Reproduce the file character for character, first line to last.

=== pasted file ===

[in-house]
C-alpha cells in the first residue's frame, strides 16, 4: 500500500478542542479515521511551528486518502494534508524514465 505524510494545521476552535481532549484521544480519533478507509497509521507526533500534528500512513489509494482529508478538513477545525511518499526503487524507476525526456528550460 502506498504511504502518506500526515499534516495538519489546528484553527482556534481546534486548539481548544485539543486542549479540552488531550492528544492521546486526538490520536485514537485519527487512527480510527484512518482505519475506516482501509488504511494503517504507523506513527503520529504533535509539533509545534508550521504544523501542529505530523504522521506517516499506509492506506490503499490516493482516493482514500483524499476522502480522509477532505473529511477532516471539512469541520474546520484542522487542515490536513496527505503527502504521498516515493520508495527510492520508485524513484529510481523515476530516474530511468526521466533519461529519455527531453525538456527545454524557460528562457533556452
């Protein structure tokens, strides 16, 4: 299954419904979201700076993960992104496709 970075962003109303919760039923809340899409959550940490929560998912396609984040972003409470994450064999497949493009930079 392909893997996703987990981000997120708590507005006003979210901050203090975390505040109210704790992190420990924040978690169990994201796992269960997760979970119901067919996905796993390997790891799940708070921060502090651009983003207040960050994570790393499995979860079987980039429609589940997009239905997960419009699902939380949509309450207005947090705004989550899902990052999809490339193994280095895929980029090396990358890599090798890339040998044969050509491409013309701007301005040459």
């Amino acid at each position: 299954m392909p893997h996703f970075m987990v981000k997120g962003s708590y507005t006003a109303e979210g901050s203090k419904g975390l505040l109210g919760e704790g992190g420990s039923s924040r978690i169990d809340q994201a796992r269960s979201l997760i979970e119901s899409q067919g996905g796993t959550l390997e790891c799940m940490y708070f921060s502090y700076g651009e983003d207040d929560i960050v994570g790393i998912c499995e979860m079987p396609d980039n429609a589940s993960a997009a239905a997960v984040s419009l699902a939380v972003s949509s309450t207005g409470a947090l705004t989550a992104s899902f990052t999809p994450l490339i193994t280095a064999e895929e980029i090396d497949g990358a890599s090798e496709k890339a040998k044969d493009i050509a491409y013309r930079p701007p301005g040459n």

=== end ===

[in-house]
C-alpha cells in the first residue's frame, strides 16, 4: 500500500478542542479515521511551528486518502494534508524514465 505524510494545521476552535481532549484521544480519533478507509497509521507526533500534528500512513489509494482529508478538513477545525511518499526503487524507476525526456528550460 502506498504511504502518506500526515499534516495538519489546528484553527482556534481546534486548539481548544485539543486542549479540552488531550492528544492521546486526538490520536485514537485519527487512527480510527484512518482505519475506516482501509488504511494503517504507523506513527503520529504533535509539533509545534508550521504544523501542529505530523504522521506517516499506509492506506490503499490516493482516493482514500483524499476522502480522509477532505473529511477532516471539512469541520474546520484542522487542515490536513496527505503527502504521498516515493520508495527510492520508485524513484529510481523515476530516474530511468526521466533519461529519455527531453525538456527545454524557460528562457533556452
């Protein structure tokens, strides 16, 4: 299954419904979201700076993960992104496709 970075962003109303919760039923809340899409959550940490929560998912396609984040972003409470994450064999497949493009930079 392909893997996703987990981000997120708590507005006003979210901050203090975390505040109210704790992190420990924040978690169990994201796992269960997760979970119901067919996905796993390997790891799940708070921060502090651009983003207040960050994570790393499995979860079987980039429609589940997009239905997960419009699902939380949509309450207005947090705004989550899902990052999809490339193994280095895929980029090396990358890599090798890339040998044969050509491409013309701007301005040459």
């Amino acid at each position: 299954m392909p893997h996703f970075m987990v981000k997120g962003s708590y507005t006003a109303e979210g901050s203090k419904g975390l505040l109210g919760e704790g992190g420990s039923s924040r978690i169990d809340q994201a796992r269960s979201l997760i979970e119901s899409q067919g996905g796993t959550l390997e790891c799940m940490y708070f921060s502090y700076g651009e983003d207040d929560i960050v994570g790393i998912c499995e979860m079987p396609d980039n429609a589940s993960a997009a239905a997960v984040s419009l699902a939380v972003s949509s309450t207005g409470a947090l705004t989550a992104s899902f990052t999809p994450l490339i193994t280095a064999e895929e980029i090396d497949g990358a890599s090798e496709k890339a040998k044969d493009i050509a491409y013309r930079p701007p301005g040459n």